Skip to main content

KNOXVILLE, Tenn. — A virus normally found mostly in dog-like animals has killed a third of the lions in Africa’s Serengeti National Park, a University of Tennessee scientist reports in the current issue of Nature.

 Dr. Linda Munson, a pathologist in UT’s College of Veterinary Medicine, said a 1994 outbreak of a type of canine distemper virus, or CDV, has killed more than 1,000 lions in the Serengeti and Masa Mara areas of East Africa since 1993.

 CDV is thought to have caused several fatal epidemics in foxes, wild dogs and other animals in Africa and elsewhere, but the outbreak identified by Munson’s research team is the first known to be fatal to lions.

 The source of the epidemic was probably the domestic dogs belonging to villagers living near the park, Munson said. An outbreak of distemper among these dogs, most of which are not vaccinated, preceded the lion epidemic, she said.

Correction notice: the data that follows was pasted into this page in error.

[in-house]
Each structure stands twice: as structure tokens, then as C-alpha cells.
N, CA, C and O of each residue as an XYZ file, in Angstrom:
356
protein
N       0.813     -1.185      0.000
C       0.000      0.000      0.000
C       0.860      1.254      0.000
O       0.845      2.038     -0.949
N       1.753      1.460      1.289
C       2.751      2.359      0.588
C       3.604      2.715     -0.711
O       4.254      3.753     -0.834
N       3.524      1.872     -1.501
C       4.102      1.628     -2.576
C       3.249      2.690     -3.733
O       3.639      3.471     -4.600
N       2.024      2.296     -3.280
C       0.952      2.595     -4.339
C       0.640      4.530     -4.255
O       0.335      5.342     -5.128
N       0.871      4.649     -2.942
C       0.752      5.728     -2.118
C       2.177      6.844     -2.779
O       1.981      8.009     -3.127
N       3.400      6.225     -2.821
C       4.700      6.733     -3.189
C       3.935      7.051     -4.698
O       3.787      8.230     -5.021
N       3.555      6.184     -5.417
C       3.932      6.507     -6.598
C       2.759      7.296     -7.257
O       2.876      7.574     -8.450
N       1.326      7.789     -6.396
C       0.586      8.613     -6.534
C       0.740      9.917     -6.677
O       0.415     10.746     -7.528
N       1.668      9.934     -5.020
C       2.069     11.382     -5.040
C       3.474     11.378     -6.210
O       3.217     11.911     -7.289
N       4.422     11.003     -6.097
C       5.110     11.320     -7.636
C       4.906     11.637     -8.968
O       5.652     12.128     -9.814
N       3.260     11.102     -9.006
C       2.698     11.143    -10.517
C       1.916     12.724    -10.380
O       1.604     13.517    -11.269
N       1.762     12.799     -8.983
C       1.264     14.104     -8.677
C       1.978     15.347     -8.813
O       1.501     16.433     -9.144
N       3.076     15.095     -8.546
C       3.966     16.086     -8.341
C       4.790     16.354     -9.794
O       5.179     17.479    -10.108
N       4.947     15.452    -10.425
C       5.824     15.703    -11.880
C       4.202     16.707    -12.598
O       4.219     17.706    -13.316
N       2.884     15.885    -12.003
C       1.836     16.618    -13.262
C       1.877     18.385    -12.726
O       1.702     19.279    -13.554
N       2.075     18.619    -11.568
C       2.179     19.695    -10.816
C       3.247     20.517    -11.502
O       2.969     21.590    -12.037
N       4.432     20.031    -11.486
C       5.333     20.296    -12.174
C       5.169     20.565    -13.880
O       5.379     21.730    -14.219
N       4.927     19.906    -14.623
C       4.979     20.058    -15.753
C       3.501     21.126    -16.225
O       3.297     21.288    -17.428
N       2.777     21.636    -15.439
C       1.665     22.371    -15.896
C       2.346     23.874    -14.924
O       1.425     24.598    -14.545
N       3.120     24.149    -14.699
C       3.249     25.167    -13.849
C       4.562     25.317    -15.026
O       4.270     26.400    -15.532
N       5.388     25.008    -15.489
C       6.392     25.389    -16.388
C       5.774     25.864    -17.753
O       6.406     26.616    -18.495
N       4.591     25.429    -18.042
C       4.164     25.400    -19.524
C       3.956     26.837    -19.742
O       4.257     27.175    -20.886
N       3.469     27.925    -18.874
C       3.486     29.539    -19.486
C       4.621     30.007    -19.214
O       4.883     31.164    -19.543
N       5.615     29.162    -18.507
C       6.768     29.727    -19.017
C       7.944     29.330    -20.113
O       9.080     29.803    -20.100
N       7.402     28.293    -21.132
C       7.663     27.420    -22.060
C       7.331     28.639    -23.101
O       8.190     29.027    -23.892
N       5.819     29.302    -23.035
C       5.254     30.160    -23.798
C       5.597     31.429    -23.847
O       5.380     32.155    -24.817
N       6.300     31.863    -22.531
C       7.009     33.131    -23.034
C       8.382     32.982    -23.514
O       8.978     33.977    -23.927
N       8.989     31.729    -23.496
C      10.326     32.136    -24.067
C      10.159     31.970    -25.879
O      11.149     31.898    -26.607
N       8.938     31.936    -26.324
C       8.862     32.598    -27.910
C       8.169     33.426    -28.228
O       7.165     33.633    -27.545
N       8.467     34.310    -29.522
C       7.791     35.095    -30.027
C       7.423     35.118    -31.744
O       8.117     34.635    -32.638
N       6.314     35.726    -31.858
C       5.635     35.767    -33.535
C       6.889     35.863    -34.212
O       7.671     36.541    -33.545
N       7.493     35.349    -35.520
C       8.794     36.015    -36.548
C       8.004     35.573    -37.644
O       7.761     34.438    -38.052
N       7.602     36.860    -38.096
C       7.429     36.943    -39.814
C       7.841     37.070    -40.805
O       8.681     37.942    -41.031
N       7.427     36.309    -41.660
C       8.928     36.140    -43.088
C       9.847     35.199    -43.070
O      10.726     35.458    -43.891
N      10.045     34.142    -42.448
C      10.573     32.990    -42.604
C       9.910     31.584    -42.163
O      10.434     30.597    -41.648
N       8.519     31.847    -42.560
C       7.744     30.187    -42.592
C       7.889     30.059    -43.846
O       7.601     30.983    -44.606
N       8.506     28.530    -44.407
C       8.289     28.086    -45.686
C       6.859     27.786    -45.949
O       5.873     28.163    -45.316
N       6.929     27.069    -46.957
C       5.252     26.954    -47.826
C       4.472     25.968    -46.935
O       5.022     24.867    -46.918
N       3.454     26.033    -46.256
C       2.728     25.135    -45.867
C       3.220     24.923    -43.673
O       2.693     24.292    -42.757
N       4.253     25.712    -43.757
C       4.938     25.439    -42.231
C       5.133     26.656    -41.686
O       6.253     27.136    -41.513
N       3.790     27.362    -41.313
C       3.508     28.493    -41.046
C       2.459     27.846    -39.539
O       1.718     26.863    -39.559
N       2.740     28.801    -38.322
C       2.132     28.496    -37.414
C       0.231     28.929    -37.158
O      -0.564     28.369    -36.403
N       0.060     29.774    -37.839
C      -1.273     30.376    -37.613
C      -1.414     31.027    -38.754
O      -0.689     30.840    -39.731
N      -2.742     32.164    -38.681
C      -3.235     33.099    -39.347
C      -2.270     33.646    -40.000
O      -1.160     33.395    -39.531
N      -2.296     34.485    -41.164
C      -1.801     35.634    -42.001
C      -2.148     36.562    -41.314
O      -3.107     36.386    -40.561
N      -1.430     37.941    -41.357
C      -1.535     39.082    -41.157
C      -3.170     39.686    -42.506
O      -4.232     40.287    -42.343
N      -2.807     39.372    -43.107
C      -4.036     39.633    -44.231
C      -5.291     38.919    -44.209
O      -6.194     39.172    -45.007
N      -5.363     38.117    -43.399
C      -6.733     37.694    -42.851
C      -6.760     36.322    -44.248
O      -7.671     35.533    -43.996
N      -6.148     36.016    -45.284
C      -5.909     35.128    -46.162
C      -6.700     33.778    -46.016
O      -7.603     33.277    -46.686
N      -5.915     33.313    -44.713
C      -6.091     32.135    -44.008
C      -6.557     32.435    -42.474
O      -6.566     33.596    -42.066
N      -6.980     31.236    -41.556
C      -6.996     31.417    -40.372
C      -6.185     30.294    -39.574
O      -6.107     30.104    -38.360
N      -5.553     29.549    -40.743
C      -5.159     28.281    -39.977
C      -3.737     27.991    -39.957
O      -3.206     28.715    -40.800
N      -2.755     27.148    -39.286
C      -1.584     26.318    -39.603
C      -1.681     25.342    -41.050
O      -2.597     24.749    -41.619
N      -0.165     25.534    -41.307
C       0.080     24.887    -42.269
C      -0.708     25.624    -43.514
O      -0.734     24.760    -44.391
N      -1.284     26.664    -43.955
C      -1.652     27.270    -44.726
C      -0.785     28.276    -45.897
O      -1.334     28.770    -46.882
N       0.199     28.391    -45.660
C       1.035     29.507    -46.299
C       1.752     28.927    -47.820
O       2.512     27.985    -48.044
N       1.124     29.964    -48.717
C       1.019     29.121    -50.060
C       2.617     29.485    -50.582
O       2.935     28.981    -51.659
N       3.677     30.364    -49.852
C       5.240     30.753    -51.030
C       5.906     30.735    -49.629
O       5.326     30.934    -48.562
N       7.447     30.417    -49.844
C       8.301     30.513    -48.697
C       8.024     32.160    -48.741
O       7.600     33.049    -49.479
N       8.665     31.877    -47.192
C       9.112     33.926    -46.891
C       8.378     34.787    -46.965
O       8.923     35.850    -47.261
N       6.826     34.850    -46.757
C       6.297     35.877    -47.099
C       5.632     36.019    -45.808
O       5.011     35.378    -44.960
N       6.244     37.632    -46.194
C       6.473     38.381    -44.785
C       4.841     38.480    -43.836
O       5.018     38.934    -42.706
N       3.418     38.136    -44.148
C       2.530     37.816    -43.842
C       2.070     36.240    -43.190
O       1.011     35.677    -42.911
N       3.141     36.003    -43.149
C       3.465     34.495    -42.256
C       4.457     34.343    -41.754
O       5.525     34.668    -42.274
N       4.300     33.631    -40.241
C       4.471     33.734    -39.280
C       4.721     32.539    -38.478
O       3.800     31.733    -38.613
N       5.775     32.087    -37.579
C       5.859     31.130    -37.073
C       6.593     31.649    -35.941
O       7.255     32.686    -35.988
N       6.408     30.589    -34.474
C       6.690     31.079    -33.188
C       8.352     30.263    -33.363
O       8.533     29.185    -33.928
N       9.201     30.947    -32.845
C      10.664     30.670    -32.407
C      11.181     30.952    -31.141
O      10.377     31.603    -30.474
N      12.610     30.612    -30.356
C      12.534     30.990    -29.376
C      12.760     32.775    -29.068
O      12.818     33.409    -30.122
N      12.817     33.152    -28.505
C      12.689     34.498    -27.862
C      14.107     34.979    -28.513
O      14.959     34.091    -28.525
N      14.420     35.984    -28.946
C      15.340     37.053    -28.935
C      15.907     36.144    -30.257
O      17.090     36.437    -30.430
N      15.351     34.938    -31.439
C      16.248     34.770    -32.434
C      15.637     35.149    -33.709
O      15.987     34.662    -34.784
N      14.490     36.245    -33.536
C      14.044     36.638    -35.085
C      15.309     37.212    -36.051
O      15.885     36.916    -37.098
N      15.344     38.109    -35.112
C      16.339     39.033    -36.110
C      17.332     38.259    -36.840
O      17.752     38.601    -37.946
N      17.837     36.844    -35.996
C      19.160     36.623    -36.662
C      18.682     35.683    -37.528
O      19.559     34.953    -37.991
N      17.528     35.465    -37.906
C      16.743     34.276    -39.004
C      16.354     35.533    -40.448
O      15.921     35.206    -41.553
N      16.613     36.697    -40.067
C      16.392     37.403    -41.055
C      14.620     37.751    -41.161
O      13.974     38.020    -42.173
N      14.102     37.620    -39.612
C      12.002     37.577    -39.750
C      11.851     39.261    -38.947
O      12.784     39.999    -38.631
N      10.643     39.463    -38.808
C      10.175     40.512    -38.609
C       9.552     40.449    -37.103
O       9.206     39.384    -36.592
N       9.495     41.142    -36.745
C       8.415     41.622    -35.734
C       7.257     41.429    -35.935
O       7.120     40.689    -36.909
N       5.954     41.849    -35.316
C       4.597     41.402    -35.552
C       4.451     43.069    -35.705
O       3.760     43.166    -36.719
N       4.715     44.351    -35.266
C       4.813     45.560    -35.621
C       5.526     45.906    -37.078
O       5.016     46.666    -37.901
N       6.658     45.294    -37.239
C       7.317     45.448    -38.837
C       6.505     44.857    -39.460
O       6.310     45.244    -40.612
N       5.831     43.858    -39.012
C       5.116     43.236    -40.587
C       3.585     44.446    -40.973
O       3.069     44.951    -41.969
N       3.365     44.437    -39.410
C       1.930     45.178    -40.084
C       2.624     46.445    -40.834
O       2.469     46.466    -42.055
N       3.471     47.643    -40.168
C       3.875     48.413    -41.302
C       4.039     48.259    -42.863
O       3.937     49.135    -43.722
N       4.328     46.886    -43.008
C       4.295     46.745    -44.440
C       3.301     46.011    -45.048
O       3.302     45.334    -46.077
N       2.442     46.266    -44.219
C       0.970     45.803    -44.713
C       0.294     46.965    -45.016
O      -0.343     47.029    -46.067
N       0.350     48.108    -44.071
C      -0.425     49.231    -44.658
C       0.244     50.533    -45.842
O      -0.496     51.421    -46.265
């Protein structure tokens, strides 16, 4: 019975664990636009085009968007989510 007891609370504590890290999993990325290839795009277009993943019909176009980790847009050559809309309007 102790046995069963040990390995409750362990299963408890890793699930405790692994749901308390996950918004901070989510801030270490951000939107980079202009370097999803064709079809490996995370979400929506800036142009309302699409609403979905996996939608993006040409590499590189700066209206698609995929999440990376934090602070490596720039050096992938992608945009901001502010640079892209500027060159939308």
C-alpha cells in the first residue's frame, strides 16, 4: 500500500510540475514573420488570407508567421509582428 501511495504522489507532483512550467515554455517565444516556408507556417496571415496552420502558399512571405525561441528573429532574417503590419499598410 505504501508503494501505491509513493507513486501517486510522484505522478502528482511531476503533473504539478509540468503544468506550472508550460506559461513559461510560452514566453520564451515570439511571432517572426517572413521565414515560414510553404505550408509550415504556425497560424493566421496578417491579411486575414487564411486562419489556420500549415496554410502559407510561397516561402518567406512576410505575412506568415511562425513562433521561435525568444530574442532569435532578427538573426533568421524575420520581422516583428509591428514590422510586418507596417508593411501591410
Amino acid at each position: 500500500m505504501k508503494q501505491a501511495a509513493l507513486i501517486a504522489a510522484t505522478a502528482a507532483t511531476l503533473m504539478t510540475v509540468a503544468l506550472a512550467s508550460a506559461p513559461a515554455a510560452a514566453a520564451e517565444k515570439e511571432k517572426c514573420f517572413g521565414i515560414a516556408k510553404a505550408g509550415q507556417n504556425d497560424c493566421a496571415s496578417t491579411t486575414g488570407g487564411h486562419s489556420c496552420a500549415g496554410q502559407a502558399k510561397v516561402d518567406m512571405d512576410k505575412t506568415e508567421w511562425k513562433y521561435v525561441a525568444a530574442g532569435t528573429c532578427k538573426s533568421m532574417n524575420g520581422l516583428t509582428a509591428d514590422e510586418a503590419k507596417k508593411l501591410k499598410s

The virus may have been spread to the lion population by hyenas, which live among both domesticated dogs and lions, she said.

 “CDV is a canine virus that for years has sometimes affected raccoons, ferrets, and just a few cases in cats,” Munson said. “But something happened about 1991 and it started affecting big cats in zoos, and then we had the big epidemic in 1994, and it’s also affecting hyenas now.”

 Munson, whose work is primarily funded by a faculty research grant from UT, says she does not know why the virus suddenly extended its range of hosts and became fatal to lions. She is part of an international research team tracking the virus globally to see if it has affected other species of carnivores.

 African government officials have implemented a program to vaccinate domestic dogs near the Serengeti, Munson said. The epidemic seems to have subsided and the death rate of Serengeti lions has returned to normal, but future outbreaks are a threat to endangered species, she said.

 “The CDV epidemic clearly emphasizes the need for continued monitoring for infectious diseases in valuable wildlife resources and for initiating vaccination programs for domestic animals in contact with wildlife,” Munson said.

 Nature is a weekly international journal of science.


 Contact: Dr. Linda Munson(423-974-8215)